Thousands of families whose loved ones died or disappeared during Peru’s two-decades-long war with Maoist Shining Path guerrillas are one step closer to finding closure and compensation.

Justice Minister Marisol Pérez Tello announced in August that the national registry for the names of the dead and disappeared will reopen. This will allow at least 2,000 new victims to be included.

At the same time, the government apologized – for the first time – to relatives of the victims, and said it will work to promote the identification and restitution of the human remains of those still missing.

More than 69,000 people died in the years of violence between 1980 and 2000. Thousands more endured torture, sexual violence and large-scale displacement. The vast majority of victims were Quechua-speaking indigenous citizens, living in the Andean and Amazonian regions of the country.

The Shining Path was responsible for 54 per cent of deaths and dis­appearances, while state forces, para­militaries and self-defence committees perpetrated 37 per cent of the crimes, according to Peru’s Truth and Reconciliation Commission.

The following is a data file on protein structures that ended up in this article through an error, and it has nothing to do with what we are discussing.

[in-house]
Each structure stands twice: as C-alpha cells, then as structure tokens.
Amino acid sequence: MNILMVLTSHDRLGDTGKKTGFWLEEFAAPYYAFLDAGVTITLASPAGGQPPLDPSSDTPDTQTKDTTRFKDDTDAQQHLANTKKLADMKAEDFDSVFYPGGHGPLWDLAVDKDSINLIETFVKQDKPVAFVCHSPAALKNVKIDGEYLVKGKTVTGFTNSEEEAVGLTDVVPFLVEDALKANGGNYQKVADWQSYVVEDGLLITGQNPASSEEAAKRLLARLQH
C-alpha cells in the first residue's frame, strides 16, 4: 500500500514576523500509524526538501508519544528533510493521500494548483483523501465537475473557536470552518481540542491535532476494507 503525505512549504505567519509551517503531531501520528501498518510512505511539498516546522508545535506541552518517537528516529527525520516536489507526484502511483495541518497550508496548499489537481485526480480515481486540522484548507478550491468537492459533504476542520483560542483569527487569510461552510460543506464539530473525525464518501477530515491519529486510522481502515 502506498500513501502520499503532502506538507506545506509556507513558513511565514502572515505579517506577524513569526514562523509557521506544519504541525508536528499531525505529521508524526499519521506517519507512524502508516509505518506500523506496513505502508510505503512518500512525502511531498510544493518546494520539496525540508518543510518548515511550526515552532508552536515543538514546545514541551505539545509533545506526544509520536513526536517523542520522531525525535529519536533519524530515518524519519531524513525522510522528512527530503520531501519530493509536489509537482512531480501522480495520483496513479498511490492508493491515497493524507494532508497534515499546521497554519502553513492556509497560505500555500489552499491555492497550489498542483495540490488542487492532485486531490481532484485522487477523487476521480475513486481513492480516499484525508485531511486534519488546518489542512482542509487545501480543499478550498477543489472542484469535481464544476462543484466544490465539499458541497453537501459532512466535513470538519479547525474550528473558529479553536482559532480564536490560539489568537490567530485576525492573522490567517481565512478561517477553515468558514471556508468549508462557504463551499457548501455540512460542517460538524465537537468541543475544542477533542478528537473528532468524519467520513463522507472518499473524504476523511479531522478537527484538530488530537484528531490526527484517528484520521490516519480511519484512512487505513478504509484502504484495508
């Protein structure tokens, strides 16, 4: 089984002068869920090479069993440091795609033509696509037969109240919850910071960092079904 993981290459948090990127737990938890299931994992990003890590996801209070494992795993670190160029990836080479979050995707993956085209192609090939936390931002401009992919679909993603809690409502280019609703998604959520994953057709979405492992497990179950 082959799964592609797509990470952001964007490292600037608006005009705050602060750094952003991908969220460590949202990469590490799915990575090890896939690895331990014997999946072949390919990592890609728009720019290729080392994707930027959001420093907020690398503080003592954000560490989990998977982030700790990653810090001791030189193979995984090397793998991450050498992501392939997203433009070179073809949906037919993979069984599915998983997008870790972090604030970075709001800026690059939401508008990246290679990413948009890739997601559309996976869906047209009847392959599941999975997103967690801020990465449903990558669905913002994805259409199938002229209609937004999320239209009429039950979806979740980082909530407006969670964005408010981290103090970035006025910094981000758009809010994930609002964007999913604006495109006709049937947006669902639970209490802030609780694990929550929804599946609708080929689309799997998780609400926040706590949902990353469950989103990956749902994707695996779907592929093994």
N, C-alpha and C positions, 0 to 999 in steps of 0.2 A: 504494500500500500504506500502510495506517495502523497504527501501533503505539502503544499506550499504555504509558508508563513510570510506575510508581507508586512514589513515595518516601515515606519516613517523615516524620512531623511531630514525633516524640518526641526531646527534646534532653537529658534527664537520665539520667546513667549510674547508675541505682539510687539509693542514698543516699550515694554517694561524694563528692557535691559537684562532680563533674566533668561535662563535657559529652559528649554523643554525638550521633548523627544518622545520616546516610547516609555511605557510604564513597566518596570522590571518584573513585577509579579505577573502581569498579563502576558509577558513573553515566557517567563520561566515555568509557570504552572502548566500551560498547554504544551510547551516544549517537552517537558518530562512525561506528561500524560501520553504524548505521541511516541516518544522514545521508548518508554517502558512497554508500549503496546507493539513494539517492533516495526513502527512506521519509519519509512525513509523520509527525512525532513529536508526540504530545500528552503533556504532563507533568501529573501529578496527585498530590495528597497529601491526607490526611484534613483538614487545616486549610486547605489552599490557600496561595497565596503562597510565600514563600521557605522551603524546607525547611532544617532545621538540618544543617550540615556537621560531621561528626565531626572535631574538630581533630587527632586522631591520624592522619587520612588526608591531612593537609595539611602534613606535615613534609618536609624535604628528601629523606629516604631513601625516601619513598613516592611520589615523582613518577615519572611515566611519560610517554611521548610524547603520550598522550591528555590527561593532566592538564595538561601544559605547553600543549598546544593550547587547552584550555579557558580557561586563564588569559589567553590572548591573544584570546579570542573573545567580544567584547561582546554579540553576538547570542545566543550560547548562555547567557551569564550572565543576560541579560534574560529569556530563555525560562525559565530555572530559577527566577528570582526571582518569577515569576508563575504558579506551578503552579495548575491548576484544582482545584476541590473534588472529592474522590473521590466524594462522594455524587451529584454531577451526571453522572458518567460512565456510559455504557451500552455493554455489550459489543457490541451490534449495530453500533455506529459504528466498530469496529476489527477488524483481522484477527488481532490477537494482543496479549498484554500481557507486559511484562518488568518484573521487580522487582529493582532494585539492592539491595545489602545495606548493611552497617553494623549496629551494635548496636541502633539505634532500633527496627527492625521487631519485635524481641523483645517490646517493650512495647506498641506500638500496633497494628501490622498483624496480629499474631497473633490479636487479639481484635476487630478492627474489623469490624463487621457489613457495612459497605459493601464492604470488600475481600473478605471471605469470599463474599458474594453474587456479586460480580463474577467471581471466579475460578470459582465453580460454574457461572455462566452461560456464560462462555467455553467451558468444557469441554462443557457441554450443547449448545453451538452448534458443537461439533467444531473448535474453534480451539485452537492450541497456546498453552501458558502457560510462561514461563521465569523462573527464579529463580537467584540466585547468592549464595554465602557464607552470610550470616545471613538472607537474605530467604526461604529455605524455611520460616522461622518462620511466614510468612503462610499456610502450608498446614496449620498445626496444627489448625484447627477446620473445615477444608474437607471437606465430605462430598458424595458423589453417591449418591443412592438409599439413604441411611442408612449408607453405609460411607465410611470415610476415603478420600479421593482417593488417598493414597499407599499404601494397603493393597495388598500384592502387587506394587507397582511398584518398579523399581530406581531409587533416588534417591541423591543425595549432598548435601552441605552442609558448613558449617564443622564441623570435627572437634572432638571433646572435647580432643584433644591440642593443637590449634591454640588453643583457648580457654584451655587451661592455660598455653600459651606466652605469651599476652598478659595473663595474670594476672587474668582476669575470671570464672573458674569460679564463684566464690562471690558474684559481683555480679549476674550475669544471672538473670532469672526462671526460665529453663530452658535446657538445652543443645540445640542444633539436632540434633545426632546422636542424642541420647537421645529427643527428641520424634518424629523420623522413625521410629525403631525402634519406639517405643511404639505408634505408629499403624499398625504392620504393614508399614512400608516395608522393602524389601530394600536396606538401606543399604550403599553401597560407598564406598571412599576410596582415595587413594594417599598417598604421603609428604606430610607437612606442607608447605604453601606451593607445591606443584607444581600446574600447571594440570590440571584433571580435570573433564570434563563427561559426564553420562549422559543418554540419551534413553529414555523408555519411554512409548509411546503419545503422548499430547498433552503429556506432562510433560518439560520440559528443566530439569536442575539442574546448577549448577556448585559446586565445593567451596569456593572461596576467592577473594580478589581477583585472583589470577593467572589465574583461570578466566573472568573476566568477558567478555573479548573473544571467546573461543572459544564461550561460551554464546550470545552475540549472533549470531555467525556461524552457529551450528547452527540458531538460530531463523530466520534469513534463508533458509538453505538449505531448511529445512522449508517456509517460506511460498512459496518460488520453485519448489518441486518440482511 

The government vowed to compen­sate the families of the disappeared 11 years ago. But it has, thus far, failed to fulfil its promise and closed the national registry of victims back in 2011.

‘Justice is a painful and slow process in Peru,’ reflects Angélica Mendoza de Azcarza, founder of the National Association of Relatives of the Kidnapped, Detained and Disappeared (Anfasep).

She has been searching for her missing son for the last three decades. ‘I just want to know the truth of why the army took my son away and what they did with his body. I don’t want to die without putting flowers on his grave,’ she says.

Roxana Olivera